There is no doubting the fact that AI will continue to become more advanced in the coming years as well as more ubiquitous in everyday life. It is important, therefore, to take steps now to ensure that the AI systems of the future operate in a way that benefits everyone in society.

“The need for businesses to adopt ethical AI framework is clear: AI scales business operations, but it also unfortunately amplifies ethical risks,” Ying says.

Wynthia Goh, Senior Partner, NEXT, NCS, agrees. “For AI to be trusted in society, people need to have assurance there are sufficient safety checks before AI applications are released and while they continue to be in use,” she says. “The bigger the impact an AI application can make, e.g. medical diagnosis of a critical condition or affirmation of a criminal act to law enforcement, the higher should be the bar that is set to make sure we have built an AI application that is fair. AI adoption is important to both society and the tech industry. We owe it to stakeholders as well as ourselves to get it right in terms of how we design, build, manage and monitor AI.”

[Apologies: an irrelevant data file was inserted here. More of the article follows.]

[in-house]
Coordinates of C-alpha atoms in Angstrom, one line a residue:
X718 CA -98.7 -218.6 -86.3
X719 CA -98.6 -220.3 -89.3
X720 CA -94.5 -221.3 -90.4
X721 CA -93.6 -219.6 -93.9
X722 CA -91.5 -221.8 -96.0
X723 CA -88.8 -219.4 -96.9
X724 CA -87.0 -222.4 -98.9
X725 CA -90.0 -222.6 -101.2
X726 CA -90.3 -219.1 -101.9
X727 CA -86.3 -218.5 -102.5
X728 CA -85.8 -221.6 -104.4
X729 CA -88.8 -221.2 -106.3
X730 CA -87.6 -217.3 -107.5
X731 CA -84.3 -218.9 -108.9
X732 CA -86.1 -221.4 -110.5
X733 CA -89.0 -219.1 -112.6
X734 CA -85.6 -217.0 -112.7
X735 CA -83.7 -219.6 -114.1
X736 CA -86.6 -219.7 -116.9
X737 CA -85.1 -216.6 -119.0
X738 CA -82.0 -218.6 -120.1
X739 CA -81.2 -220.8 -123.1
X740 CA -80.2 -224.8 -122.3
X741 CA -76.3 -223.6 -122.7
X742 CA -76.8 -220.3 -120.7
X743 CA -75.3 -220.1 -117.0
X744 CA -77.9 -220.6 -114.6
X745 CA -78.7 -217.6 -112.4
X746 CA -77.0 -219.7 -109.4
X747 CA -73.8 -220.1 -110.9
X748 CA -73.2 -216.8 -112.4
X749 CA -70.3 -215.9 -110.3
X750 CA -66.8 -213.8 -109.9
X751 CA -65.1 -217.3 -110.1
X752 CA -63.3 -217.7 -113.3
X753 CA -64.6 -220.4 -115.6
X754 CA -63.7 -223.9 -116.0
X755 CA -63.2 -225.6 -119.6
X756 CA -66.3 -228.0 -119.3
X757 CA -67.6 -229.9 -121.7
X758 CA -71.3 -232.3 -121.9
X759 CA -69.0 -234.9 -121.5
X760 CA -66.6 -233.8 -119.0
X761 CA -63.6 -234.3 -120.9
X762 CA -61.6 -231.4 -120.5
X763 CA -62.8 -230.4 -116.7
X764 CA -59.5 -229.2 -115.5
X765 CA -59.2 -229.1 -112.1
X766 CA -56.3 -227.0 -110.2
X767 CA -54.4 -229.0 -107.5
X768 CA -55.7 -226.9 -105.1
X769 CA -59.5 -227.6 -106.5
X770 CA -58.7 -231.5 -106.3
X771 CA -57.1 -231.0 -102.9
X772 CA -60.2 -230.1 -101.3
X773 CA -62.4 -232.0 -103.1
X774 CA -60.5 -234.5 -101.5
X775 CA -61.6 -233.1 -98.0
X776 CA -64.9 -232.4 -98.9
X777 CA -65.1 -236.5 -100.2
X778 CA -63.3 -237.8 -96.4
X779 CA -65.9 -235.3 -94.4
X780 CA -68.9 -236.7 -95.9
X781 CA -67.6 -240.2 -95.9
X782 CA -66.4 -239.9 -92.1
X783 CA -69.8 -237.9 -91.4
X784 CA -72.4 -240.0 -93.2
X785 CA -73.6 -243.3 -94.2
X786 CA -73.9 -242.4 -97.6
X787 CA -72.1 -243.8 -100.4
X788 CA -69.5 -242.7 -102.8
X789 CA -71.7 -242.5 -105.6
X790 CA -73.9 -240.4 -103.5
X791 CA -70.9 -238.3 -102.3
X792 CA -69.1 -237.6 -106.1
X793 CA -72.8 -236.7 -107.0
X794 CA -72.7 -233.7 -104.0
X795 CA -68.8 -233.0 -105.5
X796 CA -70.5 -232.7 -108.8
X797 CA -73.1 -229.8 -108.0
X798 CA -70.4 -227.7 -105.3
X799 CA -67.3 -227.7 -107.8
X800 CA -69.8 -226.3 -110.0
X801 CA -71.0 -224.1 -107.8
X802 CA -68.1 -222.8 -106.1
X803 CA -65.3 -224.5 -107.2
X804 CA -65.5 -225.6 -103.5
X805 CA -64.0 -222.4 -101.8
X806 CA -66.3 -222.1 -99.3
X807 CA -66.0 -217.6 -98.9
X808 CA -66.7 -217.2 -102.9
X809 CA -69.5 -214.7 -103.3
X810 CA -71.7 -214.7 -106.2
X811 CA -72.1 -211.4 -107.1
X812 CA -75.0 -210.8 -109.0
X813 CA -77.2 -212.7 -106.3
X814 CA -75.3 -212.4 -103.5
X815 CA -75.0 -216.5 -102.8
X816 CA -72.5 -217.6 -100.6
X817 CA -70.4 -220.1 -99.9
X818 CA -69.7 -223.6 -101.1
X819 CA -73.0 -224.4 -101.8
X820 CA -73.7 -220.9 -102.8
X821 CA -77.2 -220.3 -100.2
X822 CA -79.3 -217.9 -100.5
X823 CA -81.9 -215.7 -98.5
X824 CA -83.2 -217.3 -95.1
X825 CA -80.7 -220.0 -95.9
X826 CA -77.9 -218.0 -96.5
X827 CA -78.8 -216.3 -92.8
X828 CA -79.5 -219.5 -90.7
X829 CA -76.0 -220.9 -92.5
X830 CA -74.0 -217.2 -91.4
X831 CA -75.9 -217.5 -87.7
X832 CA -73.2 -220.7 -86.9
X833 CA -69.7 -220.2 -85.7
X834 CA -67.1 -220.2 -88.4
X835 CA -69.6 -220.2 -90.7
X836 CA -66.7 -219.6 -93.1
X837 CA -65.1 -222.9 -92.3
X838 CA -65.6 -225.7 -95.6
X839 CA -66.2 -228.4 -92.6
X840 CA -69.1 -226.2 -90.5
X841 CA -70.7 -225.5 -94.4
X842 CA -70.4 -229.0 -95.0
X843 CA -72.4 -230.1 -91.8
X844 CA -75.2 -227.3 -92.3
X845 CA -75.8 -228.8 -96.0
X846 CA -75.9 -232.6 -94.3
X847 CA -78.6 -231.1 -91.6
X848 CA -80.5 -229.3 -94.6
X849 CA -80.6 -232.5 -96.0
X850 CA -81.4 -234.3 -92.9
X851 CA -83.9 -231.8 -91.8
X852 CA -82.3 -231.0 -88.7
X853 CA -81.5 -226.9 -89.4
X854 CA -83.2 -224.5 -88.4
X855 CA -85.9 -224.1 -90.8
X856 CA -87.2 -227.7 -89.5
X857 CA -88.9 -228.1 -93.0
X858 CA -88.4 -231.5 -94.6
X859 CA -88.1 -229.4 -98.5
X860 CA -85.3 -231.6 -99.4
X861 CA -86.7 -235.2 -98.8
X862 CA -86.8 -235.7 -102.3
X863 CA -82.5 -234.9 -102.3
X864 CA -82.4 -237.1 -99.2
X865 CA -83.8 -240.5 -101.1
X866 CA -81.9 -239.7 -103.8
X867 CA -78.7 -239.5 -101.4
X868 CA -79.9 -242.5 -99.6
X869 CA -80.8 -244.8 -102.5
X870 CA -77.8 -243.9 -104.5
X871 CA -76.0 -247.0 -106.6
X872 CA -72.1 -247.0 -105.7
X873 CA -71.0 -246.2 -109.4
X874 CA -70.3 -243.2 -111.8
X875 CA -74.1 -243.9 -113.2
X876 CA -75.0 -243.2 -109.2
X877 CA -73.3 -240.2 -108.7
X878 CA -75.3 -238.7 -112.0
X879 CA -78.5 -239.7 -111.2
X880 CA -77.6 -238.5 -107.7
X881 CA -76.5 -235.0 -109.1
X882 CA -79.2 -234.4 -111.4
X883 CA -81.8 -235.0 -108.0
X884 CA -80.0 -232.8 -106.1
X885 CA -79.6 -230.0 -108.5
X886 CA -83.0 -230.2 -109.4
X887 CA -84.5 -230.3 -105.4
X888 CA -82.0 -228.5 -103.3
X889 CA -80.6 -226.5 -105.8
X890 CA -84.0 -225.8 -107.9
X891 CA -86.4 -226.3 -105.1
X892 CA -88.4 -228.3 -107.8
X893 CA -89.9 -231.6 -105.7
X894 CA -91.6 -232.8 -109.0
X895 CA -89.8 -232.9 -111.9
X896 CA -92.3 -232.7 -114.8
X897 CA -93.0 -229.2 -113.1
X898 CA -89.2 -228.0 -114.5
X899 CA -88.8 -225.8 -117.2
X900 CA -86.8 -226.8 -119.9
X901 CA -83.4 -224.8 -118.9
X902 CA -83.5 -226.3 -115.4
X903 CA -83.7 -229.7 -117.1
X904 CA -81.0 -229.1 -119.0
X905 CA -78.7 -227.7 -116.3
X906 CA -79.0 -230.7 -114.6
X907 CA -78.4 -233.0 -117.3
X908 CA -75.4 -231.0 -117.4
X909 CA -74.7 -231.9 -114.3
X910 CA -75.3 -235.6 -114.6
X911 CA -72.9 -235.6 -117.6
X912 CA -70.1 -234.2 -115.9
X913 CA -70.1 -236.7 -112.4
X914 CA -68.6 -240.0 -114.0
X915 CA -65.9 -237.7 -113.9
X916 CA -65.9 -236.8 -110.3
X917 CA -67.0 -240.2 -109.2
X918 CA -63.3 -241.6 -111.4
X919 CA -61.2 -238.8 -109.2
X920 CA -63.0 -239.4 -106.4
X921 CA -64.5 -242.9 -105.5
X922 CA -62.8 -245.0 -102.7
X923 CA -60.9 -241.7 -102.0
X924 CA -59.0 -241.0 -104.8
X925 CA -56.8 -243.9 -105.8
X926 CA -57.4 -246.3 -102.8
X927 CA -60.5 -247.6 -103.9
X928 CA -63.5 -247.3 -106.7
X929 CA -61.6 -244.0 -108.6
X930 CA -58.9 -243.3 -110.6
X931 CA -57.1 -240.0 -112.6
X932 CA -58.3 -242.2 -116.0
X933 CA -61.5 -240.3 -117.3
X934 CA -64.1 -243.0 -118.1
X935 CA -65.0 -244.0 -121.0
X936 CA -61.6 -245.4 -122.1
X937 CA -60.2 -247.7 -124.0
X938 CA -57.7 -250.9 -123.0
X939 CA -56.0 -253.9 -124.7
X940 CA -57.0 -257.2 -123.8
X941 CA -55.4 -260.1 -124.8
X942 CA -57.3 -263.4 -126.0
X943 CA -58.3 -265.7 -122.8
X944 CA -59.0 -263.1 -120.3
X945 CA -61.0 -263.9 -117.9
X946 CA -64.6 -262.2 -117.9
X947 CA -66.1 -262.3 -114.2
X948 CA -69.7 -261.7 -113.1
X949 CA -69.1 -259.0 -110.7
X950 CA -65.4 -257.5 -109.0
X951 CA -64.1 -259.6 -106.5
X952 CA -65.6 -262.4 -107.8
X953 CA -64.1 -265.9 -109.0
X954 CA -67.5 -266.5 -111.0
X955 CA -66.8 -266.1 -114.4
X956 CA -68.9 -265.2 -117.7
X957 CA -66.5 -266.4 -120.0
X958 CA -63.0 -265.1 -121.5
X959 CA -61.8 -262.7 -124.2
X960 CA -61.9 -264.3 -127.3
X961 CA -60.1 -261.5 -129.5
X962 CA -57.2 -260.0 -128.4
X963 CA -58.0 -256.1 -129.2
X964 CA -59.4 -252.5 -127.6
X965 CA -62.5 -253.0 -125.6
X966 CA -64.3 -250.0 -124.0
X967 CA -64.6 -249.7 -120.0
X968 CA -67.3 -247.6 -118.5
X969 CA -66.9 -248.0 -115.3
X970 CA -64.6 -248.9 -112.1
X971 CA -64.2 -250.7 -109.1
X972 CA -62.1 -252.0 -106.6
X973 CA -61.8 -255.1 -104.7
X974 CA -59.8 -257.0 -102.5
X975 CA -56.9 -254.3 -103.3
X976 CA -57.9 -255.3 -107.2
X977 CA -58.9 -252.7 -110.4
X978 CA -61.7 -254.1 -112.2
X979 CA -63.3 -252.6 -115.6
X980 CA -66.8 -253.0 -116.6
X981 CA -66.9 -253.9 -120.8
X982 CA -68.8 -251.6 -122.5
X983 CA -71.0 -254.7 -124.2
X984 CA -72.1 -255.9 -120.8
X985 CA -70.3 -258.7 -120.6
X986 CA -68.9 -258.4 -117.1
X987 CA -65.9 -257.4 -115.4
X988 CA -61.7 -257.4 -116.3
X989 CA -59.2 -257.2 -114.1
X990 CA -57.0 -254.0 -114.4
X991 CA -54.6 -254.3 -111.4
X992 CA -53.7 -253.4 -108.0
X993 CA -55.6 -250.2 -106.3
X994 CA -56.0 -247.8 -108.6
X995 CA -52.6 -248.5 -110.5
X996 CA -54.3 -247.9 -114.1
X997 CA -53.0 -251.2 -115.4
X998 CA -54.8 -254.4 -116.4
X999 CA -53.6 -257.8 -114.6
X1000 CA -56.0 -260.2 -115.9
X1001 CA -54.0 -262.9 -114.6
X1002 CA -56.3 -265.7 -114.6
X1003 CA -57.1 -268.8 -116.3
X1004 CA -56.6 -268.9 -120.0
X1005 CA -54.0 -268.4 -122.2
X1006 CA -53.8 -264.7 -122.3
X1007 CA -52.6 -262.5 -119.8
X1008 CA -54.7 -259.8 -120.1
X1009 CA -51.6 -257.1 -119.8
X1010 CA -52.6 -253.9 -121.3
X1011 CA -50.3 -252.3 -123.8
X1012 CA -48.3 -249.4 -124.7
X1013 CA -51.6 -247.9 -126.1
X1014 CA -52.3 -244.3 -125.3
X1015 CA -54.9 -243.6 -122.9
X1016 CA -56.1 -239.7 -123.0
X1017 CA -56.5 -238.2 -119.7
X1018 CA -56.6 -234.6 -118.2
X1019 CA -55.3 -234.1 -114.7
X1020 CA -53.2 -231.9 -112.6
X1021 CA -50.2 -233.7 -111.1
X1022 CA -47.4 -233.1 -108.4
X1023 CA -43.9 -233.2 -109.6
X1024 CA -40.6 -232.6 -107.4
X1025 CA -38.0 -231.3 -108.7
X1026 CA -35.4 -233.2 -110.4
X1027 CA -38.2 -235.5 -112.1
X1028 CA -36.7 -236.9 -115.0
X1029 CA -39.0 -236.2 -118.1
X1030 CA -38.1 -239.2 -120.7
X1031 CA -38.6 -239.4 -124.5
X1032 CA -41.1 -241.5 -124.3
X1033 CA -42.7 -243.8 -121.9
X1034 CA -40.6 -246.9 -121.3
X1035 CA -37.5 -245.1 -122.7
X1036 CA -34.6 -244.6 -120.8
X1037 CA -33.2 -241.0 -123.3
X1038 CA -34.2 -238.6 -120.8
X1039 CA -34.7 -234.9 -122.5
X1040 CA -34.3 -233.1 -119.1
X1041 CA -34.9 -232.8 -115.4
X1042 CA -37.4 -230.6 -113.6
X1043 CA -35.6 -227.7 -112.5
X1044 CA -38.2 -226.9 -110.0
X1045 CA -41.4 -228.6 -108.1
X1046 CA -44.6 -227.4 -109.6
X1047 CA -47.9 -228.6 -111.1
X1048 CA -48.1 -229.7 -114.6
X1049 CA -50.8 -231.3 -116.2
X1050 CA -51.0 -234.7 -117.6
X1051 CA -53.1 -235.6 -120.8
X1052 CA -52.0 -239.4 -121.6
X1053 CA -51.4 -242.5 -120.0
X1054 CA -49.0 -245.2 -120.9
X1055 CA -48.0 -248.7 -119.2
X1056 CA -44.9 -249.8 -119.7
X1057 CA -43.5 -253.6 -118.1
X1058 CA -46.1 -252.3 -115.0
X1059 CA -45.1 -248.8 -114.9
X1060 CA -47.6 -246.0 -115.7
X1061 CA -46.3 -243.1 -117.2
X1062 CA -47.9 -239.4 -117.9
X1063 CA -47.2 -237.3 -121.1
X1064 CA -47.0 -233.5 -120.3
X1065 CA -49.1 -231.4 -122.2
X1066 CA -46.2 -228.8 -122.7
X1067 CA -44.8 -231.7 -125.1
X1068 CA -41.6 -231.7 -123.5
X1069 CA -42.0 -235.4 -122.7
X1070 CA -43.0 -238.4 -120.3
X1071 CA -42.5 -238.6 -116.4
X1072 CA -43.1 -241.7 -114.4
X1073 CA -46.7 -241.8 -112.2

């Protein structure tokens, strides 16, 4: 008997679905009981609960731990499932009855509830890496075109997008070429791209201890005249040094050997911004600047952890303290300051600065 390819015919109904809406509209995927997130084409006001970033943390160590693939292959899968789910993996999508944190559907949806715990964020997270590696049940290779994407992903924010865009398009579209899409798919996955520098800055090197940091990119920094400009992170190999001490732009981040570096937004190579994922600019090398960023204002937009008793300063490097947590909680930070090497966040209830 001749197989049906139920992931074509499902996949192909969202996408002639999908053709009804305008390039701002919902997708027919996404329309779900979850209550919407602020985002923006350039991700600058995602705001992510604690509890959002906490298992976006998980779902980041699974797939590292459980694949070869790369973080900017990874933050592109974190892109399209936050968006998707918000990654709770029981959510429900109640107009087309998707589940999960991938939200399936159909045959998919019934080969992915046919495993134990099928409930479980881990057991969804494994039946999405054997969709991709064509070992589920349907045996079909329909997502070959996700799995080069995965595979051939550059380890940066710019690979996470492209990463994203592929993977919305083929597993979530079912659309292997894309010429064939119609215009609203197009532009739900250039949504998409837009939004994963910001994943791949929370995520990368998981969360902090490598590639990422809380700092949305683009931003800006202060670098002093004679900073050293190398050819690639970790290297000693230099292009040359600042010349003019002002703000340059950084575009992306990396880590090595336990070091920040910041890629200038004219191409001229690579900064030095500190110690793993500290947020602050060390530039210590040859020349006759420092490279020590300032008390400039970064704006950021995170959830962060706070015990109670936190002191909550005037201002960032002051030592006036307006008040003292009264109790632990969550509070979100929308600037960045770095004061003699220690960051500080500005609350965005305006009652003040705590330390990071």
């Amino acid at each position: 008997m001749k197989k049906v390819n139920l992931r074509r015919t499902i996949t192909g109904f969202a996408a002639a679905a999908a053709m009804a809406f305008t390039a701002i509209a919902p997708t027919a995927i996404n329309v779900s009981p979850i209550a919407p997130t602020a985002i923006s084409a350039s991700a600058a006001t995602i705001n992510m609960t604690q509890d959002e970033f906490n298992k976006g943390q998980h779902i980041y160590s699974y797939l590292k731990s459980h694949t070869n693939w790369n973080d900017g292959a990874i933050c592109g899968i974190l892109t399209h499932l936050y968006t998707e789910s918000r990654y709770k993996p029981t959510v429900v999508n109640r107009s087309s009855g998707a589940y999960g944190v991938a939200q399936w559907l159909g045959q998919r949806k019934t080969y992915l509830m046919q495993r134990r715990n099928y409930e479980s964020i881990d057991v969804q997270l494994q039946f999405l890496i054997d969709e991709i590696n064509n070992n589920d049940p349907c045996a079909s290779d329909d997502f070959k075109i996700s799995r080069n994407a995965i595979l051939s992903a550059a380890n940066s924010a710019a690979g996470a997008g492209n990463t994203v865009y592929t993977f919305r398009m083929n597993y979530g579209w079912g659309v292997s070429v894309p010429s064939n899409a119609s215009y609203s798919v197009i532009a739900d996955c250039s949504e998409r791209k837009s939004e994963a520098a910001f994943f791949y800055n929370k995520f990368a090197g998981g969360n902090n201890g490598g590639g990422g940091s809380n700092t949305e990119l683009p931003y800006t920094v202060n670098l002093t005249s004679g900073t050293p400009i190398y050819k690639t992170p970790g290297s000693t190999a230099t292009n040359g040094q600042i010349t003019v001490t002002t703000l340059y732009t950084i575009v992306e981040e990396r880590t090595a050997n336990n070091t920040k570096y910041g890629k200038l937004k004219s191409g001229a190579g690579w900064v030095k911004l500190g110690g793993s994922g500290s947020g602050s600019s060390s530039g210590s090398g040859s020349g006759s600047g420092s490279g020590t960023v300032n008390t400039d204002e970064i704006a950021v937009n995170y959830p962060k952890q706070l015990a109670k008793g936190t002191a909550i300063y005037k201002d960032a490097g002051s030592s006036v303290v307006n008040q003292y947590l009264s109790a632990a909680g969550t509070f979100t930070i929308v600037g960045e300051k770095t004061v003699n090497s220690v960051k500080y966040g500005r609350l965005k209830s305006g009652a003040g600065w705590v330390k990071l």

Ultimately, collaboration is key. As Ying points out, the AI ethical issue is “a multifaceted topic that requires technologists, humanists, and other functions within the organisation to address it. And only when all come together will we be able to solve that tricky, thorny problem.”

There are reasons to be optimistic. According to Pew Research Center, there is a consensus building around ethical AI as the issue comes under increasing scrutiny. The think tank also pointed out that “no technology endures if it broadly delivers unfair or unwanted outcomes. The market and legal systems will drive out the worst AI systems.”